Like many other women, I was written off as a hysterical new mom. But I was having none of it.

Ironically, I'd been here before -- feeling ignored or misunderstood by my doctors -- an experience that contributes to the disproportionately higher maternal and infant mortality rates among black women. During my pregnancy, doctors failed to diagnose a severe case of poison ivy on my legs, which led to a gnarly staph infection, emergency delivery and a monthlong hospital stay for my baby and myself. Needless to say, alarm bells went off in my son's case years later. Clearly, something was seriously wrong with him and I insisted that he get a full checkup.

My son and I got lucky. A young black medical resident was working when I brought him into the emergency room. As she walked over to me to help soothe us after we were told to go home, she noticed his rash and skin discolorations herself. And she was confident enough to take her concerns to the doctors, suspecting Kawasaki disease, sometimes called Kawasaki syndrome.

Turned out she was right. She saved my son's life.

Today, though more is known about the disease, the same racial ignorance -- whether intended, or not -- is putting our kids at risk and preventing parents from getting critical information they need to protect their children.

A high temperature lasting over five days, a rash, swollen neck glands, dry cracked lips, swelling of the hands and feet, and redness in both eyes -- those are the symptoms of Kawasaki disease that doctors warn parents to look for in their children. Parents are advised to seek immediate medical attention if they notice these symptoms.

Dr. Jen Caudle, a family physician in Sewell, New Jersey, has even more practical advice for worried parents.

'Trust your gut, when it comes to this condition and the symptoms that come along with this inflammatory-like disease,' she told me. 'Listen to your children if they are feeling sick.'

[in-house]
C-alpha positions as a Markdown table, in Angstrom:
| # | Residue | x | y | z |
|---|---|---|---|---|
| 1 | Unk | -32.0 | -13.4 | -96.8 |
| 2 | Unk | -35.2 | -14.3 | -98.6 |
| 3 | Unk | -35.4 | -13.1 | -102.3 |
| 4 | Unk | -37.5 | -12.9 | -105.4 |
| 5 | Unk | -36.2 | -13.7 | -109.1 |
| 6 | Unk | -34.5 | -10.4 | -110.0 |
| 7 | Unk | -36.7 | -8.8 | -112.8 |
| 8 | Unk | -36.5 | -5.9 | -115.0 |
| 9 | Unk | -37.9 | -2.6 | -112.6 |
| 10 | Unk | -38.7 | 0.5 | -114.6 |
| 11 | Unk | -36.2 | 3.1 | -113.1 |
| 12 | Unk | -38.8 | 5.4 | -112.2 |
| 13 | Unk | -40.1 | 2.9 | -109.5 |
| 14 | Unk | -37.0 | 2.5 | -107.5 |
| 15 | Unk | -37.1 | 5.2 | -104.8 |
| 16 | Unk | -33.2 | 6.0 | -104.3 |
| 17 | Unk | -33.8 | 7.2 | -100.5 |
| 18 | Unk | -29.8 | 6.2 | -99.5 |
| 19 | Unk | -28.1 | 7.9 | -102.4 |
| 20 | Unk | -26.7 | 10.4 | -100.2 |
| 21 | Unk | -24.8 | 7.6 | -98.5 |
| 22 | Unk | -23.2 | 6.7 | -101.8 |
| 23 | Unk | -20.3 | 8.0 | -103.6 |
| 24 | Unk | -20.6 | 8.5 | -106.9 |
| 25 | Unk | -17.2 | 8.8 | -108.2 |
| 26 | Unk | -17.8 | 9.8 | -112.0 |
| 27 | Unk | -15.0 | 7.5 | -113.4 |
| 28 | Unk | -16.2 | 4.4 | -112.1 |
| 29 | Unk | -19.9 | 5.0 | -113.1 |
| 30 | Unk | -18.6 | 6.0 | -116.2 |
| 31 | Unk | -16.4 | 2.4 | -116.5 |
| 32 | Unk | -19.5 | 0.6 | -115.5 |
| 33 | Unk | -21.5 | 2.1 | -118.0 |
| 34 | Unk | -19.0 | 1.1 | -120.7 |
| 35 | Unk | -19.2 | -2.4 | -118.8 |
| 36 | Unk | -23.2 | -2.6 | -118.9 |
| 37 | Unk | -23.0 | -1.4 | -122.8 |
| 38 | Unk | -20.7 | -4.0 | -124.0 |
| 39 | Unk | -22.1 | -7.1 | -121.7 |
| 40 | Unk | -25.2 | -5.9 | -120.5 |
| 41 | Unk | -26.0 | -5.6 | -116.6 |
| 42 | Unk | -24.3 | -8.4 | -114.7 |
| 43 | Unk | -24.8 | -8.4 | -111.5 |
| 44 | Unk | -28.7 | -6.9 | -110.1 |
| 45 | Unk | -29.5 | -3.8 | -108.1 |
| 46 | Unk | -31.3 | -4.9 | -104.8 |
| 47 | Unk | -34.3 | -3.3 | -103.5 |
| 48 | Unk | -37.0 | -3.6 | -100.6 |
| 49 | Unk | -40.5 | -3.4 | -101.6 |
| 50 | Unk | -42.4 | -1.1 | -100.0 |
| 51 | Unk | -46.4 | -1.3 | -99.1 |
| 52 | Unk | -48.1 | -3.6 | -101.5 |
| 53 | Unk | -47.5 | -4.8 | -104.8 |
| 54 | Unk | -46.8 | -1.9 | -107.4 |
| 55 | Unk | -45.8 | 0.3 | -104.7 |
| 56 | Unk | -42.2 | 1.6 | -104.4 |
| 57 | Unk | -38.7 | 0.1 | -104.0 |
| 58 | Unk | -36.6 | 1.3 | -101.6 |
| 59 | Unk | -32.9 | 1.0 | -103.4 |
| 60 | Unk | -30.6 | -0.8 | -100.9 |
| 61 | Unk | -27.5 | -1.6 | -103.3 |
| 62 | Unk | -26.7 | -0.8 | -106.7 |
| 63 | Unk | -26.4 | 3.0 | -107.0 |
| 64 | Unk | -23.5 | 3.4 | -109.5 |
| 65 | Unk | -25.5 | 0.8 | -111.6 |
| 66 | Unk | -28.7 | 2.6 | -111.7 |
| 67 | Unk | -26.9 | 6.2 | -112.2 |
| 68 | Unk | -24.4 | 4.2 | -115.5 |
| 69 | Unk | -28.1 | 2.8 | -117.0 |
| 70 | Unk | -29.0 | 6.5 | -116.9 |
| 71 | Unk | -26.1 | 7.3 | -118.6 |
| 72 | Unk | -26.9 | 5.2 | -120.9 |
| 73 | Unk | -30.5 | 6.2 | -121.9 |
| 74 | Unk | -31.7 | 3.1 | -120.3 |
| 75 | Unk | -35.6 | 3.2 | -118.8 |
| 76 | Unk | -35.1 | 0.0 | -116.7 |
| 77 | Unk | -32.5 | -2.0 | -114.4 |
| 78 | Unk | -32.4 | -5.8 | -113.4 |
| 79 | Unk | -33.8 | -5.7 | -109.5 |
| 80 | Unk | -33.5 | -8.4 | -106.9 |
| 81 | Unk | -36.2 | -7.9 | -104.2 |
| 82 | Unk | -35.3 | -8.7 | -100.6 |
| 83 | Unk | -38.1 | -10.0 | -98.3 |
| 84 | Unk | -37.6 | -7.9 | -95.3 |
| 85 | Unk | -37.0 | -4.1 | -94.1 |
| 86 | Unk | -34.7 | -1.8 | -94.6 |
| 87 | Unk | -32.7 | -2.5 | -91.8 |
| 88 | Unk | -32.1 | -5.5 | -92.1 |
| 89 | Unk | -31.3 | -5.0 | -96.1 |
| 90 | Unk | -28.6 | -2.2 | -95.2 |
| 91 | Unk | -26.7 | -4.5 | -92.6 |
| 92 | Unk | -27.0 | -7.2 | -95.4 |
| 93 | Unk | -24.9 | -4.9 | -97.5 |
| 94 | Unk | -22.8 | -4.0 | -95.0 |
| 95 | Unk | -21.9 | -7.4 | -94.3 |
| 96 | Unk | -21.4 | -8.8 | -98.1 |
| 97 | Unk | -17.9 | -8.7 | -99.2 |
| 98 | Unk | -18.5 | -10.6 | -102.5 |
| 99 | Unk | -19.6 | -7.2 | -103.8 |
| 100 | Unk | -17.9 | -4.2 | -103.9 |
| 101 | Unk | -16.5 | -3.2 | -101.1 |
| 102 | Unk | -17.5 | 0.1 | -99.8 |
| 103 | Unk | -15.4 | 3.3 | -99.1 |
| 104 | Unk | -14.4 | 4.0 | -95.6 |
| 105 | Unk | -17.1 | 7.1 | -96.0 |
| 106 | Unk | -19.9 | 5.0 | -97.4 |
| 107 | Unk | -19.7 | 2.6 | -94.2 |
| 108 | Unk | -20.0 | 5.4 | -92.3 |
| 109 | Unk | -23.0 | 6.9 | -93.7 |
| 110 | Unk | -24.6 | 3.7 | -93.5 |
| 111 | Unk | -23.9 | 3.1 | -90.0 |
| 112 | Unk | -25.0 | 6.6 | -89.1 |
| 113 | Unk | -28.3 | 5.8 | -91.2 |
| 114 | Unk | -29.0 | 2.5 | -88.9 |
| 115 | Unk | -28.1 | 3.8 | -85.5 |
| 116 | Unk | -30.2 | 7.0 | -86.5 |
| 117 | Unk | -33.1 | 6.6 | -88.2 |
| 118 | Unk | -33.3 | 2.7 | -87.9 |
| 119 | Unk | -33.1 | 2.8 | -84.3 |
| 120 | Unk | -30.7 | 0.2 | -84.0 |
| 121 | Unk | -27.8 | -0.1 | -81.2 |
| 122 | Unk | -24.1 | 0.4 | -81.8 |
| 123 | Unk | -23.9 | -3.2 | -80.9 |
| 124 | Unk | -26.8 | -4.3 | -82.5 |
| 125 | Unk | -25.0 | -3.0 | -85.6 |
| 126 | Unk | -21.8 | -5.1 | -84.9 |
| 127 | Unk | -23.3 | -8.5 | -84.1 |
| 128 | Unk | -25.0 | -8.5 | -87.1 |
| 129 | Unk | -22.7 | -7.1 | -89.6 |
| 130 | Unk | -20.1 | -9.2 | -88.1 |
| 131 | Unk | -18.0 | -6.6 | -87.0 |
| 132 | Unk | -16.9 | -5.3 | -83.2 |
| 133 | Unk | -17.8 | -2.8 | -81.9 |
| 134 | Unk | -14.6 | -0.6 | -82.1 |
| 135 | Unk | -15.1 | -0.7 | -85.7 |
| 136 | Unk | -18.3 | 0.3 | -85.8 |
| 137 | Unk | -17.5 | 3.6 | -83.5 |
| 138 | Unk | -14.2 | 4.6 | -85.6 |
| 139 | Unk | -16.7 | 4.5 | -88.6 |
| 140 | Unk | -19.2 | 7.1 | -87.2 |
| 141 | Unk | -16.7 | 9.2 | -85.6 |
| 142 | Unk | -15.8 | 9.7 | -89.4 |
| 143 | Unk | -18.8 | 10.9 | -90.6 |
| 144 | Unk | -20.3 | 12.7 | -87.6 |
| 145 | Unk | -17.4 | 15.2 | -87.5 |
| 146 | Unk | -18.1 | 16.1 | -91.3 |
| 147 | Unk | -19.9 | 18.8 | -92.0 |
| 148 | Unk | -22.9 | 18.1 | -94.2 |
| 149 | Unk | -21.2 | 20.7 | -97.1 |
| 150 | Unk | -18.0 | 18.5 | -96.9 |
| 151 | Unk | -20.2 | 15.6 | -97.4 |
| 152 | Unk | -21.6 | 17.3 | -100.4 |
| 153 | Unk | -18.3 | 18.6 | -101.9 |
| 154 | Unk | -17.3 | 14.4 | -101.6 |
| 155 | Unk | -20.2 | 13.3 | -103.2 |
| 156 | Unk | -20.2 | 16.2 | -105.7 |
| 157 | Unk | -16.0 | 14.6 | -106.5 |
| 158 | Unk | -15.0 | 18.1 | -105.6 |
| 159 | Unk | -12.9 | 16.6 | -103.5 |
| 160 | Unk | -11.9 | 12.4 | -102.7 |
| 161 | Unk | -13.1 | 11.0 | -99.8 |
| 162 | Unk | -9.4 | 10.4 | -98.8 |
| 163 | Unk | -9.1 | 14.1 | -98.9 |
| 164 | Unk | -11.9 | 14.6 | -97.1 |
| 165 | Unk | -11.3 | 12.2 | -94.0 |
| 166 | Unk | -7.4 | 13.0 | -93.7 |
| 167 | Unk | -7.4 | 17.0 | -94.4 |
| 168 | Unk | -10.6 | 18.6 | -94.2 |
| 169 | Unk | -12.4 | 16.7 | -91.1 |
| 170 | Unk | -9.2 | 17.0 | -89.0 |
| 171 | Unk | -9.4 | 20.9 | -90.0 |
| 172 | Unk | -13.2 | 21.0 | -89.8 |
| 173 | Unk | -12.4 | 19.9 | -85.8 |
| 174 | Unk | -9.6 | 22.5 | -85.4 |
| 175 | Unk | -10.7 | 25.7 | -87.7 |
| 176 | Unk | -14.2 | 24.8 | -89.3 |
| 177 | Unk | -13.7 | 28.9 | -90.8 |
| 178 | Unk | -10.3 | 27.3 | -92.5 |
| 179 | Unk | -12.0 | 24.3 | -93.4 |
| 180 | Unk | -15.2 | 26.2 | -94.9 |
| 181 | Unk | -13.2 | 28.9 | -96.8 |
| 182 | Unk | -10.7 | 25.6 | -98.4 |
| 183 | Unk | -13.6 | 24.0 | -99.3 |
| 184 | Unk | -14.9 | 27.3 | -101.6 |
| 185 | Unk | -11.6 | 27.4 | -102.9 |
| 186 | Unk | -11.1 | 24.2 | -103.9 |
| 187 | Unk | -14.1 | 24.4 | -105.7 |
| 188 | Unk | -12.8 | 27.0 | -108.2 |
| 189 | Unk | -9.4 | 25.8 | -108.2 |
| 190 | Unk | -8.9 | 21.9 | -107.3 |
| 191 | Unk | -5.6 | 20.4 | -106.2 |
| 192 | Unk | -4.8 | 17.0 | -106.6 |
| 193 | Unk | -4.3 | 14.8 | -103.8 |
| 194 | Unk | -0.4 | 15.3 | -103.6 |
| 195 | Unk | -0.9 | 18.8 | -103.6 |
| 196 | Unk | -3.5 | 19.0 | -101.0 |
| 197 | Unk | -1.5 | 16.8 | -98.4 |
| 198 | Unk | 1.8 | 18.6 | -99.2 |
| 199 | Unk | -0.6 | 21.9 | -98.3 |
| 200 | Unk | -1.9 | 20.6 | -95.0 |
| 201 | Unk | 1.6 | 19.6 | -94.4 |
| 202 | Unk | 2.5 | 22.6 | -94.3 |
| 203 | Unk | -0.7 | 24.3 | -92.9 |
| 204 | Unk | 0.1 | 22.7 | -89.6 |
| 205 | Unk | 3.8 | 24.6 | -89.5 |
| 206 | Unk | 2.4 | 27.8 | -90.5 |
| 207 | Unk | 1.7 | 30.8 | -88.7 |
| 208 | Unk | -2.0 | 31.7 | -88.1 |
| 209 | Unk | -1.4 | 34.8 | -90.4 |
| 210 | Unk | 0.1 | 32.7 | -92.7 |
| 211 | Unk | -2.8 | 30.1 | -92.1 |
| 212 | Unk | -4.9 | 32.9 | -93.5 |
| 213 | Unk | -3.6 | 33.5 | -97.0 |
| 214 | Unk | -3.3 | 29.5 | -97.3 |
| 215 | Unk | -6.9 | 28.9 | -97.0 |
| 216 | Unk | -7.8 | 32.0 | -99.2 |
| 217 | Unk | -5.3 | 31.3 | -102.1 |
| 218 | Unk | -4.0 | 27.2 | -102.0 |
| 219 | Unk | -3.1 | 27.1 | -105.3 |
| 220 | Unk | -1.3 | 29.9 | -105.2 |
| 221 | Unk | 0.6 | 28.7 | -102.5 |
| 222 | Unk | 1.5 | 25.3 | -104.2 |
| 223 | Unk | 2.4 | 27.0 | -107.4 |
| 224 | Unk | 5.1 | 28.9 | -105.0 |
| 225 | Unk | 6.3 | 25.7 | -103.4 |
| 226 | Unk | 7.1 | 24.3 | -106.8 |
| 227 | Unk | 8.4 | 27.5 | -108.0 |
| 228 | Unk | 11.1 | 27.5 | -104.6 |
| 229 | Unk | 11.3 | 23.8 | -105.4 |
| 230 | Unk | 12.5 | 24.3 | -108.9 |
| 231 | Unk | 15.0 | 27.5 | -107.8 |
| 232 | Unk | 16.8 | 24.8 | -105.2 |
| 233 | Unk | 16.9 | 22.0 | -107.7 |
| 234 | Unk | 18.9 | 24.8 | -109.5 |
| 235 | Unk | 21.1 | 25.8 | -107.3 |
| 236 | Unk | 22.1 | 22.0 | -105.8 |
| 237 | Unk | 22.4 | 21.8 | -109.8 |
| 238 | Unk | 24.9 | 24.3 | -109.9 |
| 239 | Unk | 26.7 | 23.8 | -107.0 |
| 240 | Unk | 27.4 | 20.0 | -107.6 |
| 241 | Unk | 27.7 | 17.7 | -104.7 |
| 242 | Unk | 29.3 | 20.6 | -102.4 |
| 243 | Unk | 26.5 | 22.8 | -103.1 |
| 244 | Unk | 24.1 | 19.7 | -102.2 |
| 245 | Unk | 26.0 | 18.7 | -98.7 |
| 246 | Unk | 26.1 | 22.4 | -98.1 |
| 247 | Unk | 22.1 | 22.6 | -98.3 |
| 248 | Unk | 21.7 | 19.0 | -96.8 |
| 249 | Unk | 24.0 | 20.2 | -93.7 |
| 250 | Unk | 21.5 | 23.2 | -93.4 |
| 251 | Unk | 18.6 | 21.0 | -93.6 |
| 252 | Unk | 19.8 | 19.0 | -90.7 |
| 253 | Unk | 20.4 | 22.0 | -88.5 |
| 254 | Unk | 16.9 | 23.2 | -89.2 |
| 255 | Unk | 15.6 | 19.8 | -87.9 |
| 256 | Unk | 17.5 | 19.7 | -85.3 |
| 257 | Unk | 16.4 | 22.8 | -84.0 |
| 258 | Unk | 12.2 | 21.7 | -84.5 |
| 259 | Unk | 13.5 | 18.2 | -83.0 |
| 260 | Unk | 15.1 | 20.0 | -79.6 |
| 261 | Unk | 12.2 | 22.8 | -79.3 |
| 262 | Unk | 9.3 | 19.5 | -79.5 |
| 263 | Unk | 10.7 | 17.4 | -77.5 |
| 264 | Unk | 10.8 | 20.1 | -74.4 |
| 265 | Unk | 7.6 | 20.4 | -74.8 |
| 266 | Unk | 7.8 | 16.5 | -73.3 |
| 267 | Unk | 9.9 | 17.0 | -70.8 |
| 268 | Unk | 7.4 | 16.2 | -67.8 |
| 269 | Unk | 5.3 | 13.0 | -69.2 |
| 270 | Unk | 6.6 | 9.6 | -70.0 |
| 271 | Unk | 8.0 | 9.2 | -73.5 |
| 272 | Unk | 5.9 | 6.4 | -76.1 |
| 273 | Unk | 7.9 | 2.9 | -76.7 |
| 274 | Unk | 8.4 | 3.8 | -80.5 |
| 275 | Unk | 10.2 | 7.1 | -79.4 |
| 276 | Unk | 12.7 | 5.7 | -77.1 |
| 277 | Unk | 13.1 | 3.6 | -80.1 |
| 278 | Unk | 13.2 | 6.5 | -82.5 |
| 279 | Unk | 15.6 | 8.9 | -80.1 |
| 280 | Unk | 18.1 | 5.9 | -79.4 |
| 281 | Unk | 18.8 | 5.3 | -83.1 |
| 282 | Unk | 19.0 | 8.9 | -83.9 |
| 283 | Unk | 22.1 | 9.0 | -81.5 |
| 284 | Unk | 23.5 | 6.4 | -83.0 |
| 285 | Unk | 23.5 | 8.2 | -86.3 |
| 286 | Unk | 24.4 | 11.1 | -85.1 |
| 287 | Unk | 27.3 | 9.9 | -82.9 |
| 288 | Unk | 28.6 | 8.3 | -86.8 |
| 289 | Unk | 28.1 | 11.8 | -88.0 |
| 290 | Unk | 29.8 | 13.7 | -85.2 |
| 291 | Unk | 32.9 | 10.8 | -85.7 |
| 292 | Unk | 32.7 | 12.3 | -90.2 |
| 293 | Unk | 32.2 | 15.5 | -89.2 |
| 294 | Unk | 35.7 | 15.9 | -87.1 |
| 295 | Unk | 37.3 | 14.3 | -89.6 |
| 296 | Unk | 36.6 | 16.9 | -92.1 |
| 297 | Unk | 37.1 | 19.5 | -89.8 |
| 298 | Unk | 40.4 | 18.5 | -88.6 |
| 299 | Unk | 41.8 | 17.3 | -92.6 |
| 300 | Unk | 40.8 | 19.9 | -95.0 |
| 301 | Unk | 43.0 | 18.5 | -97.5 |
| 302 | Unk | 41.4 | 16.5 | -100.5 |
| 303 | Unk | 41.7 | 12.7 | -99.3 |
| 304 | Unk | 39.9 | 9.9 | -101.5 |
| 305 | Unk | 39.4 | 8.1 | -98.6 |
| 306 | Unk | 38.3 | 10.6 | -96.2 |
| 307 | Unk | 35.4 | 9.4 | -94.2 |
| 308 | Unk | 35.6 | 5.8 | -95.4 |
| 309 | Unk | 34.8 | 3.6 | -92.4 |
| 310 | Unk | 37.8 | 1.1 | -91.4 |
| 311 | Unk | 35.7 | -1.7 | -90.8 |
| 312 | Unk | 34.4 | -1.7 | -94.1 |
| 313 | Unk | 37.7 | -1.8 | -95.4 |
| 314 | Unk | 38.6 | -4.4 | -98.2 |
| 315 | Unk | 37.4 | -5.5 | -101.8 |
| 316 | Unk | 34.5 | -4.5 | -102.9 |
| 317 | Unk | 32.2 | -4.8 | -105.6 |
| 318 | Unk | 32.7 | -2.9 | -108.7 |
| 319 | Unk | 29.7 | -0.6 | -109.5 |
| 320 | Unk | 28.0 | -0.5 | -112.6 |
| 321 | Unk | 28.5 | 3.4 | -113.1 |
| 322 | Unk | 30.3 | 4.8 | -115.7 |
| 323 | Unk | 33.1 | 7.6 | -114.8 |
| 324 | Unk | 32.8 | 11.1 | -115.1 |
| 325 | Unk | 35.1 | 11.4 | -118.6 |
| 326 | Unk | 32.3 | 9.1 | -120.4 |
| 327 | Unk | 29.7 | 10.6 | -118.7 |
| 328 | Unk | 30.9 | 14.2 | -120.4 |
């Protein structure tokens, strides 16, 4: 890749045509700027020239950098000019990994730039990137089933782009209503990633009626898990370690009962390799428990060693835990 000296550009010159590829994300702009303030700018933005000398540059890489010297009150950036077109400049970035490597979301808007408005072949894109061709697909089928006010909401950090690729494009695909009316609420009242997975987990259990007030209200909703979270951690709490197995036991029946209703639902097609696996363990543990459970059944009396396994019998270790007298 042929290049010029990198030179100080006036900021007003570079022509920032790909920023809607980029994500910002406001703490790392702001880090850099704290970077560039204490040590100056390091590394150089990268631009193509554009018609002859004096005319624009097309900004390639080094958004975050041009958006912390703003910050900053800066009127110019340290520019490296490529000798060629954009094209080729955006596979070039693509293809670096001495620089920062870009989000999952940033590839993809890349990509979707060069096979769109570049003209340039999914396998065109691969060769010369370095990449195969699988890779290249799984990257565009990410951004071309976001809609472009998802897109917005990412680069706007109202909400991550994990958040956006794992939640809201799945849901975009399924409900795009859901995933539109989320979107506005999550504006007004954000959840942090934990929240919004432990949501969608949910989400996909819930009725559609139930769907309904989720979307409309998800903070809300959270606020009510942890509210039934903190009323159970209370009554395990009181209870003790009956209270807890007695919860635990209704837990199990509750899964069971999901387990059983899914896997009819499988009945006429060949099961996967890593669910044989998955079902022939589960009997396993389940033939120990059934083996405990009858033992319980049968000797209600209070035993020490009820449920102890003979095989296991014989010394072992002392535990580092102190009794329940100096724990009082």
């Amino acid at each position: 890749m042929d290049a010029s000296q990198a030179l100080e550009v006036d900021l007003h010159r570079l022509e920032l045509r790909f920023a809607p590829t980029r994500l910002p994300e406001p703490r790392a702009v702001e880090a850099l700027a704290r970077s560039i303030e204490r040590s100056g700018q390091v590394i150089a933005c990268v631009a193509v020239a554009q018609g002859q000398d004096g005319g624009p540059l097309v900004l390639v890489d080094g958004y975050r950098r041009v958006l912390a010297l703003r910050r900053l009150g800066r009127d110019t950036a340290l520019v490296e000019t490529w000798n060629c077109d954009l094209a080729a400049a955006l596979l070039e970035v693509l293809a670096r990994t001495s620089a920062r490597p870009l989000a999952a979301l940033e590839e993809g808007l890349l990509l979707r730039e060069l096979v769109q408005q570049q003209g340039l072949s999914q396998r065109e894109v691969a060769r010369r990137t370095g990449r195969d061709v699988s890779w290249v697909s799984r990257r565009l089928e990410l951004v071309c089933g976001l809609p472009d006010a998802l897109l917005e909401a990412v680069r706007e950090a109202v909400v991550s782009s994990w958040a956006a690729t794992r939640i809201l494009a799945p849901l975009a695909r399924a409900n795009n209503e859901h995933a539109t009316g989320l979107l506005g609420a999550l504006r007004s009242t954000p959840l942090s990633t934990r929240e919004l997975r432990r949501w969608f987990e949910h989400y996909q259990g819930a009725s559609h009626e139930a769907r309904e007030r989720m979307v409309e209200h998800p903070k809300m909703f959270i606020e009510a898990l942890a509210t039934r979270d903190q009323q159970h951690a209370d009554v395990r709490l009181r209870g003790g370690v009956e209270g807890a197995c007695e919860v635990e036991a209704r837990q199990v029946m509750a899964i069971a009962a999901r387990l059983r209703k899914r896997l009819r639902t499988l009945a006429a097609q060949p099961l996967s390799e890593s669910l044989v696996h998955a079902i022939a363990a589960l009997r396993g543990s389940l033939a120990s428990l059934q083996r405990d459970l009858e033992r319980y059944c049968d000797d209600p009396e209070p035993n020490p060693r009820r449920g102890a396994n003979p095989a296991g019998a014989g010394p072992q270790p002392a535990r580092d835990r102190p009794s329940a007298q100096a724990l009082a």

Caudle said that if you notice and changes in your child's behavior, if they are lethargic, have no appetite, have high fevers and skin discolorations or skin rashes, you should seek immediate medical care. She warns parents not to let a fear of exposure to the virus stop them from taking their child to the hospital in an emergency, or to their own doctor. Just remember, masks should not be worn by children under two years old or those with breathing problems.

Each day, together, we are all learning more about the Covid-19 virus. And overworked doctors, fearing for their own lives, must be applauded for the unimaginable sacrifices they're making to save lives during this pandemic. Kawasaki disease is not easy to diagnose simply because the symptoms mirror so many other illnesses.

Caudle acknowledges that some doctors, as in my case years ago, may make mistakes, especially if they have little or no experience treating people of color. 'It's an ongoing issue that needs more discussion in the medical community,' she said. 'A pink rash is going to look different on different skin tones.'

But she added that ultimately, doctors will depend on parents to help them identify Kawasaki disease. 'You know how your child's skin usually looks and if you notice a rash coupled with the other symptoms, share this information with doctors,' she urged.

Be persistent, is my own best advice. Because in this situation, mother -- or father -- knows best.